“This American Life” host Ira Glass gave monologist Mike Daisey every opportunity to explain the lies in his “The Agony and Ecstasy of Steve Jobs” performance, which became the basis for one of the radio show’s most popular and talked about episodes. Daisey’s rationalization for lying turns out to be, like much of his show, bullshit.
Essentially, Daisey says that his monologue, which chronicles a 2010 visit to China during which he claims to have witnessed or heard about terrible labor abuses at Foxconn and other factories, is true—not by the standards of journalism, but by the standards of the theater. What an insult to theater.
Here he is in his own words: “Well, I don’t know that I would say in a theatrical context that it isn’t true. I believe that when I perform it in a theatrical context in the theater that when people hear the story in those terms that we have different languages for what the truth means.”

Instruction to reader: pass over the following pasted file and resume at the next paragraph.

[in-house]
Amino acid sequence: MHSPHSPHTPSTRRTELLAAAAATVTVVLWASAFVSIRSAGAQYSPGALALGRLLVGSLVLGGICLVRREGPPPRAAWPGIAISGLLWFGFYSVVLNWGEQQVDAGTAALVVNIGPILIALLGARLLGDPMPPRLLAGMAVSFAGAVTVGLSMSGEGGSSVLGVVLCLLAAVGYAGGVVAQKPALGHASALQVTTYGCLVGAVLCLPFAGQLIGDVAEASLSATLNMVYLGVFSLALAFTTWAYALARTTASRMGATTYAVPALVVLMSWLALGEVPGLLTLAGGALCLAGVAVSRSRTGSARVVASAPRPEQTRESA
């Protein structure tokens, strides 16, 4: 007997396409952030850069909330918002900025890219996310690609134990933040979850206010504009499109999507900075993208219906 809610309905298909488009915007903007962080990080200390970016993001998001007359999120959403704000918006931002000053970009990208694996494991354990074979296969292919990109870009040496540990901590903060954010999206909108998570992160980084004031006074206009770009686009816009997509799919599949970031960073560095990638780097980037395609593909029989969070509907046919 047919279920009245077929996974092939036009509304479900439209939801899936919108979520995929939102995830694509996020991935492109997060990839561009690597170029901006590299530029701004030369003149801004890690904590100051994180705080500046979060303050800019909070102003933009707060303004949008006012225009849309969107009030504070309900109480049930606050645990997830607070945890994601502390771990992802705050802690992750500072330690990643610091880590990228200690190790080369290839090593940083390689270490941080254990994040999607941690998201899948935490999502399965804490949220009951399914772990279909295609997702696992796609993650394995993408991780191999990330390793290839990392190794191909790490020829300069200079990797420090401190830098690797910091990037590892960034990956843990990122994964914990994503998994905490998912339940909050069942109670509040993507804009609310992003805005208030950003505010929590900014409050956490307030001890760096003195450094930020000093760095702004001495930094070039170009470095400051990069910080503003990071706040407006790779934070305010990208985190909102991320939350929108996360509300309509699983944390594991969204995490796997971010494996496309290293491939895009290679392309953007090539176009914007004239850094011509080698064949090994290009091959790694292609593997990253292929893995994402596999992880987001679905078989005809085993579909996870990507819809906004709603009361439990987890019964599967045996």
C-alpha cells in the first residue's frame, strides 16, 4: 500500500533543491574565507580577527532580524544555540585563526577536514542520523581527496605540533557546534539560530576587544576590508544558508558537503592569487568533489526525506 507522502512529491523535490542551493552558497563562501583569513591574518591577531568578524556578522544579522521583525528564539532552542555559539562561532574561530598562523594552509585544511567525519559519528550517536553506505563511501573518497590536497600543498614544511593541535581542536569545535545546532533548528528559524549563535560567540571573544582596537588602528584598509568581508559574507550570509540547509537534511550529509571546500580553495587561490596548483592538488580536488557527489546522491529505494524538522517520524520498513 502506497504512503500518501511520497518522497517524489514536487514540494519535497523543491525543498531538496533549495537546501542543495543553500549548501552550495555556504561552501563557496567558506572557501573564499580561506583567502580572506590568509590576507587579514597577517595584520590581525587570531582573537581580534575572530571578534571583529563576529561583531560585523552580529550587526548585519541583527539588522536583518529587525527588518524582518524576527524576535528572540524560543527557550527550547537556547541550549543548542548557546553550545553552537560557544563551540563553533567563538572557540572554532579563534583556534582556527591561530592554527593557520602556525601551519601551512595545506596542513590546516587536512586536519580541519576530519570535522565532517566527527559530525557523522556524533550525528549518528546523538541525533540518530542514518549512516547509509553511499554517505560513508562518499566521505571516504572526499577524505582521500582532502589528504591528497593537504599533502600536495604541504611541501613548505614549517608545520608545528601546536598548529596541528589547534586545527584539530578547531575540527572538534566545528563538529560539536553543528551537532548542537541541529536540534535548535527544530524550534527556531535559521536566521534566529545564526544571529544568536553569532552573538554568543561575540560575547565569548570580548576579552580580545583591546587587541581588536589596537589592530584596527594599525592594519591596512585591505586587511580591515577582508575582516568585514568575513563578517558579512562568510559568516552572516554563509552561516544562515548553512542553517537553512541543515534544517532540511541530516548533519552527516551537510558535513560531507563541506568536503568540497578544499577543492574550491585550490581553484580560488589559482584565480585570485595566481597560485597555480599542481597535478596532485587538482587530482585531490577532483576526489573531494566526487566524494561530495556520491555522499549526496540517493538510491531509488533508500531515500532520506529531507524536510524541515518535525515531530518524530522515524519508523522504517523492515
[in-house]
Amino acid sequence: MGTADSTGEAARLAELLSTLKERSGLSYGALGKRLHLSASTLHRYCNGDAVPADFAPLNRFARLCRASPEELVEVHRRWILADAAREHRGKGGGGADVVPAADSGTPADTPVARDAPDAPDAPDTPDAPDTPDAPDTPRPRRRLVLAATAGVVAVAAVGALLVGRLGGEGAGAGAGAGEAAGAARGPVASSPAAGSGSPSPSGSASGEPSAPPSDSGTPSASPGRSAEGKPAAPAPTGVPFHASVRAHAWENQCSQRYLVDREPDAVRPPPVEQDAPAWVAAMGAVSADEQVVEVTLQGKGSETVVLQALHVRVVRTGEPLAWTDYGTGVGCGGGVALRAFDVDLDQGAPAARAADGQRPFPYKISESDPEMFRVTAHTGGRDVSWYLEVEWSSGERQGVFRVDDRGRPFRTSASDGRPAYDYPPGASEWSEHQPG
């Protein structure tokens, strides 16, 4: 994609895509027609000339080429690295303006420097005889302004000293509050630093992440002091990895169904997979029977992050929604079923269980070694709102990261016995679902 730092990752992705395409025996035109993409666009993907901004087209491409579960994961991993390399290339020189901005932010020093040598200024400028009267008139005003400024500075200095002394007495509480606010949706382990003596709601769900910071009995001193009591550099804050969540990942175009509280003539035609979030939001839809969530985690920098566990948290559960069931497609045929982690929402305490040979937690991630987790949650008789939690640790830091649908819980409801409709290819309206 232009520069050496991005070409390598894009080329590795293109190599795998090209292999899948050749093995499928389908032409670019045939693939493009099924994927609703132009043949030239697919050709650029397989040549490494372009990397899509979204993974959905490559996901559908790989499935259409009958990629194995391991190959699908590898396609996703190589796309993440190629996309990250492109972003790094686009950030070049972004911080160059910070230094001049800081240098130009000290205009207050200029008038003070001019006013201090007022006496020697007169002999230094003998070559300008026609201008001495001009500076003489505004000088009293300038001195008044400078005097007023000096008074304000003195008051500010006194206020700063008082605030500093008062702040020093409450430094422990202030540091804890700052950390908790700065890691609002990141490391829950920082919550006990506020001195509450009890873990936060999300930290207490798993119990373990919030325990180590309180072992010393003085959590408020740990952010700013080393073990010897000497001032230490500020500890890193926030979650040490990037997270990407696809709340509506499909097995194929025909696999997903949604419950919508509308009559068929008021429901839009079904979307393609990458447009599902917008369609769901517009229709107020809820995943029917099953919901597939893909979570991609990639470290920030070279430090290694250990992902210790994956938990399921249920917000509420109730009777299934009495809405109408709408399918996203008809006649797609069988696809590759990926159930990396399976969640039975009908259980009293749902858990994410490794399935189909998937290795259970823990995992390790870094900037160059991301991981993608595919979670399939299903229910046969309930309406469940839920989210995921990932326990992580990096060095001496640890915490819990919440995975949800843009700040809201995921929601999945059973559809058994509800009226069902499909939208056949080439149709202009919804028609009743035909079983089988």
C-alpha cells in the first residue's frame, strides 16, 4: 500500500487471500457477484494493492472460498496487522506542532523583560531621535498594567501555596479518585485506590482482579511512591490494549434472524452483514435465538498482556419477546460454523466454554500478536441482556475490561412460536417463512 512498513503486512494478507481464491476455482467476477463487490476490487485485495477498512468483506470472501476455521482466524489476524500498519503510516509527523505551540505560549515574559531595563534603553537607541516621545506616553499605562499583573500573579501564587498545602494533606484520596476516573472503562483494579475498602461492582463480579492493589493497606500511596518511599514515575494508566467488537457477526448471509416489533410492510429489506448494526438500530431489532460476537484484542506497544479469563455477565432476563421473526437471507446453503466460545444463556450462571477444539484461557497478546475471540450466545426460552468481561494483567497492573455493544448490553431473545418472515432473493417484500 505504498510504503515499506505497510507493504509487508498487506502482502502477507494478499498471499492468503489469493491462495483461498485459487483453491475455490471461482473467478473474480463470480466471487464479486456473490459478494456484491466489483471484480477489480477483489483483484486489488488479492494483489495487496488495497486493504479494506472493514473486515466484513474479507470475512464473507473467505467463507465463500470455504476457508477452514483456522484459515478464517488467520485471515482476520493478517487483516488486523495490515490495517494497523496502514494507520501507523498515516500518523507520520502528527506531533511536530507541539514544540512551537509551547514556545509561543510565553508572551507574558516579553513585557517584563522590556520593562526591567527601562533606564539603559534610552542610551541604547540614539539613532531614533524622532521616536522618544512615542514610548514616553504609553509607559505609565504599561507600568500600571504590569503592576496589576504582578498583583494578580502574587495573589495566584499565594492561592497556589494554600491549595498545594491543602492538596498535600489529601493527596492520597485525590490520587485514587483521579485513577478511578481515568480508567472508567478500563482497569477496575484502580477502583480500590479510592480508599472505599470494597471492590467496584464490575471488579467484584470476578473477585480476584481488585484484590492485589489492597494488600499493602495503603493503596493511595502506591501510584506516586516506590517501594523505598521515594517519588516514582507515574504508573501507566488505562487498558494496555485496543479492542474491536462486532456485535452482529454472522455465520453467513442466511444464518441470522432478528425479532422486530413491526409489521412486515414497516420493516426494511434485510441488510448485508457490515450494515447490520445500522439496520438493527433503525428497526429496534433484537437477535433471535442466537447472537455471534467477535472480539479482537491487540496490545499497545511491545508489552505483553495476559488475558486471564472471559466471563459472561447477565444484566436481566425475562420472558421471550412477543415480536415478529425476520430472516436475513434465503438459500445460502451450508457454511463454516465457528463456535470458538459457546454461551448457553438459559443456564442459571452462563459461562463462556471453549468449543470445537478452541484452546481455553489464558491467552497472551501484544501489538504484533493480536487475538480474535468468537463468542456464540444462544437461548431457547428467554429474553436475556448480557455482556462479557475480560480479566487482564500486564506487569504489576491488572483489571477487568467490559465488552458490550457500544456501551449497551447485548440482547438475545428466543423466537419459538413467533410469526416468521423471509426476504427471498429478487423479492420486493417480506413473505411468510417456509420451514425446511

“This American Life” actually fact-checked Daisey’s show, but, as the host explains in the recording below, they were more concerned with confirming Daisey’s claim that Apple’s factories actually had terrible working environments, and they do. But they were not thorough enough when it came to Daisey’s claims of personal interactions, several of which later proved to be false. The whistle-blower in all this is Daisey’s translator, who is herself a character in the story and was tracked down by a skeptical “Marketplace” reporter.
“This American Life” devoted an entire episode, which aired this weekend, to retraction of the story, and it’s embedded below. In it, Glass confronts Daisey, who admits he wanted to make people care about an important story: “I’m not going to say that I didn’t take a few shortcuts in my passion to be heard. But I stand behind the work. My mistake, the mistake that I truly regret, is that I had it on your show as journalism and it’s not journalism. It’s theater. I use the tools of theater and memoir to achieve its dramatic arc and of that arc and of that work I am very proud because I think it made you care, Ira, and I think it made you want to delve. And my hope is that it makes—has made—other people delve.”
It’s important to remember that the essence of Daisey’s story—that Apple drives a consumer-industrial complex that dehumanizes and abuses Chinese laborers—is true. And it is because of this that the performer’s lies are so offensive, because they cast doubt on the work of anyone struggling to dig up the truth on behalf of the powerless. —PZS